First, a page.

Sam Sanders

Sam has worked at Vermont Public Radio since October 1978 in various capacities â

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The Two-Way
1:36 am
Wed January 28, 2015

Officers Ask Map App To Remove Police-Tracking

Waze's police reporting tool is one of several features in the app. Users can also share reports of traffic and construction in real time.
Waze

Originally published on Wed January 28, 2015 6:33 am

Waze, the popular navigation app boasting more than 50 million users worldwide, has a new critic: police officers. Over the last few weeks, law enforcement officials have been urging the app and its owner, Google, to disable a feature that allows users to report when they've spotted a police officer, in real time, for all other Waze users to see.

Sergio Kopelev, a reserve sheriff in Orange County, Calif., is one of the law enforcement officials behind the push to remove Waze's police-tracker. He says he first discovered the feature through his family.

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The Two-Way
2:42 pm
Mon January 26, 2015

An Asteroid Is Passing Very Close To Earth Today. Here's How To See It

Asteroid 2004 BL86 will be visible in parts of the sky tonight. Visibility is expected to peak around 9 p.m. ET, as shown in this NASA graphic.
Sky & Telescope

Originally published on Mon January 26, 2015 3:46 pm

By the time you read this post, asteroid 2004 BL86 will already have come as close to us as it's going to get as it flies by Earth. At about 11:19 a.m. ET today, it was nearly 745,000 miles away from our planet. That's only about three times the distance from the Earth to the moon.

But don't worry, you may still be able to catch a glimpse of the huge hunk of rock tonight.

When and how can I see the asteroid?

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The Two-Way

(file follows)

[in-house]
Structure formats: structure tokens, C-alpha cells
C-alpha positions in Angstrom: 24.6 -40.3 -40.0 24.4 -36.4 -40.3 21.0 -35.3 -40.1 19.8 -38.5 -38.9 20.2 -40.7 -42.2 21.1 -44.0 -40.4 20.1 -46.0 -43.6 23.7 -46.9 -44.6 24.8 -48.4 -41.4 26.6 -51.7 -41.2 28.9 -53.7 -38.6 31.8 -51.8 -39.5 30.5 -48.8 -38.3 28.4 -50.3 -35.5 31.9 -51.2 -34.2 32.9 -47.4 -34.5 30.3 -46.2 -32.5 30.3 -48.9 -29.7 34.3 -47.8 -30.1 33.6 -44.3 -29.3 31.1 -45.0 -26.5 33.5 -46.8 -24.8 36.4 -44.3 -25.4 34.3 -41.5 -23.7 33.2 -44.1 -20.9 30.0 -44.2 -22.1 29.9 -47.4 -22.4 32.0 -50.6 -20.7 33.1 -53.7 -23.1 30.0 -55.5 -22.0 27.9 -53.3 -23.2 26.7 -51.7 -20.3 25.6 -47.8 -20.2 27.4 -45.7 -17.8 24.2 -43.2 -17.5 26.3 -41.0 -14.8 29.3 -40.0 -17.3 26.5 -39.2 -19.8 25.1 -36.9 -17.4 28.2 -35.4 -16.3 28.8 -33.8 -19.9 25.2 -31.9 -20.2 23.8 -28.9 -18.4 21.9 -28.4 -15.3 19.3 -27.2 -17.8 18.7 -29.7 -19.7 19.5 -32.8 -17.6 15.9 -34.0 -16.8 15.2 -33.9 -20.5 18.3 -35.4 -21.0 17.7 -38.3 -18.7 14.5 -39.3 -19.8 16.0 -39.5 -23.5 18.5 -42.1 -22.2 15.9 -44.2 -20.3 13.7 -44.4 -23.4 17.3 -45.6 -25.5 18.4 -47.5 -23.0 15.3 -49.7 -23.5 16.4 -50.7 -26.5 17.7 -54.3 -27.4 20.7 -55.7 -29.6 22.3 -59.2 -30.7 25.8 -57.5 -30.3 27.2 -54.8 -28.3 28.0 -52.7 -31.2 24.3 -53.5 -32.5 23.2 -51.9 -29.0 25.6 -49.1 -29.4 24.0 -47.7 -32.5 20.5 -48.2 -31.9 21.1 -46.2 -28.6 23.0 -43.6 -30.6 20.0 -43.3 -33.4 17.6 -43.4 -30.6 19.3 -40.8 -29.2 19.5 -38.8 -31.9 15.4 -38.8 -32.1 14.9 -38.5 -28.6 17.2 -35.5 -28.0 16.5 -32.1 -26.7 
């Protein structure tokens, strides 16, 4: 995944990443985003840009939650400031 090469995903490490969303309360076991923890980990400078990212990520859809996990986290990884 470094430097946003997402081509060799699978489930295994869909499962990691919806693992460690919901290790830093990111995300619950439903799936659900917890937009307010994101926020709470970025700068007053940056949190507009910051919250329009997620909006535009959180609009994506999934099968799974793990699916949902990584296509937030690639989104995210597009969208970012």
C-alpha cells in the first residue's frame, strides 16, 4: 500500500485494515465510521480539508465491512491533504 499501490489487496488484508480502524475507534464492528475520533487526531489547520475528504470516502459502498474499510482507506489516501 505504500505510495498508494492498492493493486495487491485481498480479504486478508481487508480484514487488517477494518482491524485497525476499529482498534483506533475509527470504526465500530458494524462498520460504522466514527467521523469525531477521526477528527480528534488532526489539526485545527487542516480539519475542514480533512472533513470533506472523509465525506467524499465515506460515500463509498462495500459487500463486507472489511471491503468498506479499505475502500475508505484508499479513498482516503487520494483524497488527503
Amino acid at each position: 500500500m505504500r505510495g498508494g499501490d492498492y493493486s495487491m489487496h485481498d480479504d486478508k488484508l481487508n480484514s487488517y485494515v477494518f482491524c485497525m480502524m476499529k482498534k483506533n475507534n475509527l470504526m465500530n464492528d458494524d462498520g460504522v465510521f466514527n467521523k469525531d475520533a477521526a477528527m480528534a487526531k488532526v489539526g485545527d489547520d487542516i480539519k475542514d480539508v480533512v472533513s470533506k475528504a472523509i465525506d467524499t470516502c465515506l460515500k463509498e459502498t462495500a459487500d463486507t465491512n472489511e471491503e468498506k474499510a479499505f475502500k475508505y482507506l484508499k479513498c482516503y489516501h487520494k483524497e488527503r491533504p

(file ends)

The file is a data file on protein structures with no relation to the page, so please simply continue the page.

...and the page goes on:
1:04 pm
Sun January 25, 2015

Obama Proposes New Protections For Arctic National Wildlife Refuge

A polar bear walks in the Arctic National Wildlife Refuge.The Obama administration is proposing new protections in the region that would ban mining and drilling.
Subhankar Banerjee AP

Originally published on Mon January 26, 2015 6:03 am

The Obama administration is proposing new protections for large portions of the Arctic National Wildlife Refuge (ANWR). The U.S. Department of Interior says it's the first time it's recommended additional protections and that their new recommendations have the potential to be one of the largest conservation measures "since Congress passed the visionary Wilderness Act over 50 years ago."

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All Tech Considered
3:45 pm
Wed January 21, 2015

This Is True: Facebook Starts Cracking Down On Hoax News Stories

A Facebook worker at the company's headquarters in Menlo Park, Calif. Facebook announced it will start flagging hoax news stories in users' News Feeds.
Paul Sakuma AP

Facebook's on a mission to make your News Feed a little more truthful.

The social media giant has announced it will start doing more to alert users when stories they're seeing in their feeds are fake. And it will allow users to start flagging hoaxes themselves. But Facebook says it won't remove false stories. And the company says it won't start "reviewing content and making a determination on its accuracy."

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The Two-Way
4:20 pm
Thu January 15, 2015

Public Sales Of Google Glass To End Later This Month

Google co-founder Sergey Brin wears Google's Project Glass prototype publicly for the first time while attending a charity function in San Francisco. Google is suspending public sales of its first generation of Google Glass next week.